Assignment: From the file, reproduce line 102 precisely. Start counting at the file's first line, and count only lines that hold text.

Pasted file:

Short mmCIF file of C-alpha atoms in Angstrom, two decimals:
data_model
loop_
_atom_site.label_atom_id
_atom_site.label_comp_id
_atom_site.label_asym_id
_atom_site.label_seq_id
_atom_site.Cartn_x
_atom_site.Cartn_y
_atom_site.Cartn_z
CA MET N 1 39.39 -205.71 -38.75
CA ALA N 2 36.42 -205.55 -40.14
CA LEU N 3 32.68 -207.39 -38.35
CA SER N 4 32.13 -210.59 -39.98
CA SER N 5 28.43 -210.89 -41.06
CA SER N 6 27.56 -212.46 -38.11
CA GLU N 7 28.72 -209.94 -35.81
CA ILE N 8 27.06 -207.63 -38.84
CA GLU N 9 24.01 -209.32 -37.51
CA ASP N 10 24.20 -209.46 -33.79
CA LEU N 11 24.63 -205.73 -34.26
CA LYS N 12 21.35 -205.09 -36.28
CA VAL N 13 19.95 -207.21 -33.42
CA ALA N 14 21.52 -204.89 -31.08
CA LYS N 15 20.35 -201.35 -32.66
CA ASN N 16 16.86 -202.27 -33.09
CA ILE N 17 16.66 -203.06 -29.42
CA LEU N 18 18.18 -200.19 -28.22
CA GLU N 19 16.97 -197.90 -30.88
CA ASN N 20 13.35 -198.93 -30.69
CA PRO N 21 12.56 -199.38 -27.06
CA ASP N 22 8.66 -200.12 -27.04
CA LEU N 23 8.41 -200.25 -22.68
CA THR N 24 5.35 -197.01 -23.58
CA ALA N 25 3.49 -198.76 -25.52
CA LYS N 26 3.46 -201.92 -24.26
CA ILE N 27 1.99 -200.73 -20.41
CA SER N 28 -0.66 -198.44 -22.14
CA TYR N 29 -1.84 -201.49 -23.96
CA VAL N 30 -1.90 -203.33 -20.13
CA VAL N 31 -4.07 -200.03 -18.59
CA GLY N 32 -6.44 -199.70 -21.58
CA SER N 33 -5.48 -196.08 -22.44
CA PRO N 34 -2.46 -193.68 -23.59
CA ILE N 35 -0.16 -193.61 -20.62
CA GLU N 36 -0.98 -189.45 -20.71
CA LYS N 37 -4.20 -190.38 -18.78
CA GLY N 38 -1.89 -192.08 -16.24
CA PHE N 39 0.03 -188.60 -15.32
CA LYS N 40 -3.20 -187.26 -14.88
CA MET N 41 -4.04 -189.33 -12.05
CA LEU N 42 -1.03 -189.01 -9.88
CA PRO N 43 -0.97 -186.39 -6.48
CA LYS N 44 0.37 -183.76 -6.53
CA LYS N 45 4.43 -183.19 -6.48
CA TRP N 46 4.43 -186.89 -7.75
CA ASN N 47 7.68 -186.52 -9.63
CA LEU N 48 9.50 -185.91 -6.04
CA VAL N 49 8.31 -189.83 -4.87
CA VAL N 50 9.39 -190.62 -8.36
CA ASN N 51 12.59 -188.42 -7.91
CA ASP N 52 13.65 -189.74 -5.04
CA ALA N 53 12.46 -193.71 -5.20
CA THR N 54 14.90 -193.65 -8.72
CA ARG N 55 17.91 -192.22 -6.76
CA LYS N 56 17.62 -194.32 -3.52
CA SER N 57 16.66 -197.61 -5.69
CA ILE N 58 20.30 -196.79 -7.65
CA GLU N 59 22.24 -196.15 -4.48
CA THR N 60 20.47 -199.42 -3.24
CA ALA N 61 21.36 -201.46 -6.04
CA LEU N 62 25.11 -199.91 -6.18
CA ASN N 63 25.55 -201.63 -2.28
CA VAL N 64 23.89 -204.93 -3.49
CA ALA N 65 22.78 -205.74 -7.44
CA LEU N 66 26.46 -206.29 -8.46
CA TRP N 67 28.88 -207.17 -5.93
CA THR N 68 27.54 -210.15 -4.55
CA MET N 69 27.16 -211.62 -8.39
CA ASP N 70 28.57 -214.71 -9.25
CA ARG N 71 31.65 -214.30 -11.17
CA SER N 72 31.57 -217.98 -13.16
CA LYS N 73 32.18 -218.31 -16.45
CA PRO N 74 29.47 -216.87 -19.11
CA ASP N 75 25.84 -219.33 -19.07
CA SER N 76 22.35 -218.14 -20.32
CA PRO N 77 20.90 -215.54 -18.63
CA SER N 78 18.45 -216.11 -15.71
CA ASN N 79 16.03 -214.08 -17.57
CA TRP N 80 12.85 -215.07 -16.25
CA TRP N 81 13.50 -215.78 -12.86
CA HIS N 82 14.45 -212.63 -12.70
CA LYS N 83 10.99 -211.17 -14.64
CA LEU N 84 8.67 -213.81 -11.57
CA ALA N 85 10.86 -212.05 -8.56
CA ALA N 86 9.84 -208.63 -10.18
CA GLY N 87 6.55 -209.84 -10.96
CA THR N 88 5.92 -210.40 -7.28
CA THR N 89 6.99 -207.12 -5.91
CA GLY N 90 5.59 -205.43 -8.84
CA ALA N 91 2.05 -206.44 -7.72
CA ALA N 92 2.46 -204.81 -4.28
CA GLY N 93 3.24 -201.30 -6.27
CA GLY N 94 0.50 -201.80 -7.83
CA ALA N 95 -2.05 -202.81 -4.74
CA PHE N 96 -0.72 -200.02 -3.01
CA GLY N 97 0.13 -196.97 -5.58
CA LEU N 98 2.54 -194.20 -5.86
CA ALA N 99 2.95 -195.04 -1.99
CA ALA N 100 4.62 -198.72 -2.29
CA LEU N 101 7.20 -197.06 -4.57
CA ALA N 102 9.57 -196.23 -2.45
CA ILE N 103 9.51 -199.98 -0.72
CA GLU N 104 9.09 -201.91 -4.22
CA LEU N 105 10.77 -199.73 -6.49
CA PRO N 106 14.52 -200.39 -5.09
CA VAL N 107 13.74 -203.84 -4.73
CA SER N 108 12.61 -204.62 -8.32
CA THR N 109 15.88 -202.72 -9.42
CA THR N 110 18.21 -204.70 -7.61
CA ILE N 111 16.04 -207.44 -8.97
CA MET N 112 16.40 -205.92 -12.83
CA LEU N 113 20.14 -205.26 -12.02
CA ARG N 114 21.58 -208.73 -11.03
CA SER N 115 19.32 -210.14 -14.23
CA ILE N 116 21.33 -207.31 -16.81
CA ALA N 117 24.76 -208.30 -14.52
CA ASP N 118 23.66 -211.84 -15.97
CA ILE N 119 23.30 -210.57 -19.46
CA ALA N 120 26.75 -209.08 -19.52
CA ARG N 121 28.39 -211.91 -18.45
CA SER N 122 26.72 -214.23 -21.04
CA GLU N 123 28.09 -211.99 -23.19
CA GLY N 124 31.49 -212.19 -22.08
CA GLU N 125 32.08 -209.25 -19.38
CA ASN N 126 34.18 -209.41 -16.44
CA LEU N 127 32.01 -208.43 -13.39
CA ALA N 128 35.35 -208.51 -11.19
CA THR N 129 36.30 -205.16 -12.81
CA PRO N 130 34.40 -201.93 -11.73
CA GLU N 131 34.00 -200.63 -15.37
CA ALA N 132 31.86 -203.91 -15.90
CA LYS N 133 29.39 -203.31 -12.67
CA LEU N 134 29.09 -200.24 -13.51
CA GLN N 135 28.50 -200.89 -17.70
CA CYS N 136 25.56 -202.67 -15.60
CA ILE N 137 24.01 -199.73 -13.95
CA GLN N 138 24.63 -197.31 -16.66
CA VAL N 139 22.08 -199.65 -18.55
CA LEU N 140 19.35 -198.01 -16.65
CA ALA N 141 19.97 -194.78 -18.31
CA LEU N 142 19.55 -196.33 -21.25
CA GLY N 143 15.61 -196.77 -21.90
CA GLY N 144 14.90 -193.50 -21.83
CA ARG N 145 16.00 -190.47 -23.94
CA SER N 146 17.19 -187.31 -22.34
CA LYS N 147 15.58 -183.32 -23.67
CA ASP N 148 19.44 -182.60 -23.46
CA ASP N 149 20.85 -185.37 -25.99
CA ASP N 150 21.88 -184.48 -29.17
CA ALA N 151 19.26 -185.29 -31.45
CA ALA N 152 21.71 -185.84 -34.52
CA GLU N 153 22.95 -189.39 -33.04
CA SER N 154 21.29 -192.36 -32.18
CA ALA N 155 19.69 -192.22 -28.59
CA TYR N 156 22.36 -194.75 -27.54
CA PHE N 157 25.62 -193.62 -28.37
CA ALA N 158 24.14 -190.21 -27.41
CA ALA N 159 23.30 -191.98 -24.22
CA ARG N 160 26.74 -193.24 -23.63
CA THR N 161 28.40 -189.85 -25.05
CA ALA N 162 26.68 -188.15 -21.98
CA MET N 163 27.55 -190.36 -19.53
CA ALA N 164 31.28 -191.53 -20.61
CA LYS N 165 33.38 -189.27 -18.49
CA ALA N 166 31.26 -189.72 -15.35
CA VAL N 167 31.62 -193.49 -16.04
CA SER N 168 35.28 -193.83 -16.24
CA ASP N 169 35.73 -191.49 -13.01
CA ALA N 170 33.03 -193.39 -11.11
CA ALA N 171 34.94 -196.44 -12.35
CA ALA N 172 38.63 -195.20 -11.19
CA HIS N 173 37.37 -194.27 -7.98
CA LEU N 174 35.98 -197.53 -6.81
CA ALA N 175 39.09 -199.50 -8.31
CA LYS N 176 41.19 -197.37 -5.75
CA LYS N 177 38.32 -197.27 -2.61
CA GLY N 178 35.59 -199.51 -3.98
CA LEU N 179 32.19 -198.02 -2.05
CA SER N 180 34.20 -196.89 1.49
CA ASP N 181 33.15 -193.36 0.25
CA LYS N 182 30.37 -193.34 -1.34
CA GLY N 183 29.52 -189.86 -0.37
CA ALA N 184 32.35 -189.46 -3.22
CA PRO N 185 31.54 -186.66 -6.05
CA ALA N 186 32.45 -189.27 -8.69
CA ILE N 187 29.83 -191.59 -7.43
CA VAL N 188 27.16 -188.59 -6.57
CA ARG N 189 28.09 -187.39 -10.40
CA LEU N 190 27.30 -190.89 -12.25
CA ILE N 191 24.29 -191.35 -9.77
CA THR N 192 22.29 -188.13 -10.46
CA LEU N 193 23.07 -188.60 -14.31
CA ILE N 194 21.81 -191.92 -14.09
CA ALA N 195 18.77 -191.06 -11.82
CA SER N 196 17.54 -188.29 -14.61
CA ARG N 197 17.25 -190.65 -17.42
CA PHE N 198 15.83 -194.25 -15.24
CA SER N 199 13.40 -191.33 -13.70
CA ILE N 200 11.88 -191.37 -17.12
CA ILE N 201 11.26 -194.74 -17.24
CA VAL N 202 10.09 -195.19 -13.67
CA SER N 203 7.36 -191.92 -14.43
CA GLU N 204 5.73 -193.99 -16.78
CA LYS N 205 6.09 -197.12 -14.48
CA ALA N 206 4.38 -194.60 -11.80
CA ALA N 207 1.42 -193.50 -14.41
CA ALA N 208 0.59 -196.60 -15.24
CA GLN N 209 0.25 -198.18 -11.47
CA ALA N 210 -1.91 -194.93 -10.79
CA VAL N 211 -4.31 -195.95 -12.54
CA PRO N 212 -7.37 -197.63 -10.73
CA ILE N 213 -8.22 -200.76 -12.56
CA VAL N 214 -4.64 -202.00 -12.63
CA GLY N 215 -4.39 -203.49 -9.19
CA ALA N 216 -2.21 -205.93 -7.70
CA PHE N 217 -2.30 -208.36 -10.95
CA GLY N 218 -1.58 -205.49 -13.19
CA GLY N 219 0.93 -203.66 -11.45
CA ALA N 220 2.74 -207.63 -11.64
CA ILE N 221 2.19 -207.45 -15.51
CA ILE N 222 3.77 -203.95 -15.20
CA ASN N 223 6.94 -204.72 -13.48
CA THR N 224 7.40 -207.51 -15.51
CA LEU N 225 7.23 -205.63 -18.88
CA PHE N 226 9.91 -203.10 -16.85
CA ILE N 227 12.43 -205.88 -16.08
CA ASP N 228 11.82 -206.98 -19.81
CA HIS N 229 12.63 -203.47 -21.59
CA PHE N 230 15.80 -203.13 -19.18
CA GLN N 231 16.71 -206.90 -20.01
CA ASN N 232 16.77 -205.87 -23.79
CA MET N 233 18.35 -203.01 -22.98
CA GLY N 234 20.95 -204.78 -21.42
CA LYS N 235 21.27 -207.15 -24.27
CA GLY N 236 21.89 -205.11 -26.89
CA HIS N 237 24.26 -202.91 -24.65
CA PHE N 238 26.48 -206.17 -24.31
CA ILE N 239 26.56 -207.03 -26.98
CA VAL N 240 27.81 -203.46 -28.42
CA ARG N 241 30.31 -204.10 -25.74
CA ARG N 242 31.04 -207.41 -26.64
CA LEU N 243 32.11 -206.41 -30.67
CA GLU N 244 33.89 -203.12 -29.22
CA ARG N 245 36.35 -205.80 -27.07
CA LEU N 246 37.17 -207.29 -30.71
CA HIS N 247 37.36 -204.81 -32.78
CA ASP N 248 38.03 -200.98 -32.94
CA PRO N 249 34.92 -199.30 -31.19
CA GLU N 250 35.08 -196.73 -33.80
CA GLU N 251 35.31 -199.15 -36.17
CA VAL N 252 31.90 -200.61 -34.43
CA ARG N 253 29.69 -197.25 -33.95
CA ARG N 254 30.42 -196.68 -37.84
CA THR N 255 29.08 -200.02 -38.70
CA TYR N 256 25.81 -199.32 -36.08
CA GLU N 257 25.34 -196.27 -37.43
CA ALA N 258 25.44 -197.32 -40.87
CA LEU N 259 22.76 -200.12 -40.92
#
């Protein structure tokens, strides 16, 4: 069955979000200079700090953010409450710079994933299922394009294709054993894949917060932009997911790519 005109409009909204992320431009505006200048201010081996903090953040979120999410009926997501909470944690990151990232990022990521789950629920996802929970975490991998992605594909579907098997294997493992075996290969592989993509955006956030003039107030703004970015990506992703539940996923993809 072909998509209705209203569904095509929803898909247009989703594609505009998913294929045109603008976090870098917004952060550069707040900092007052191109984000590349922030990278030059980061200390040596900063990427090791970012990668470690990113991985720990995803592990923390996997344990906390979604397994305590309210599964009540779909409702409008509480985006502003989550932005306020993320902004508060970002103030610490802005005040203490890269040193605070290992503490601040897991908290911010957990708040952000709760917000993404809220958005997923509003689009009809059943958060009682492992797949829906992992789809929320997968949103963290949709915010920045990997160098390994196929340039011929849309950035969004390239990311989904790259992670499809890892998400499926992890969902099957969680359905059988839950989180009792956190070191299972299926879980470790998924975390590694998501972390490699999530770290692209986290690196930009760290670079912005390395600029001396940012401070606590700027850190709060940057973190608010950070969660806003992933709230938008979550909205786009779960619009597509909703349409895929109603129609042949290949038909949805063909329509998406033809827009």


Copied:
CA ALA N 92 2.46 -204.81 -4.28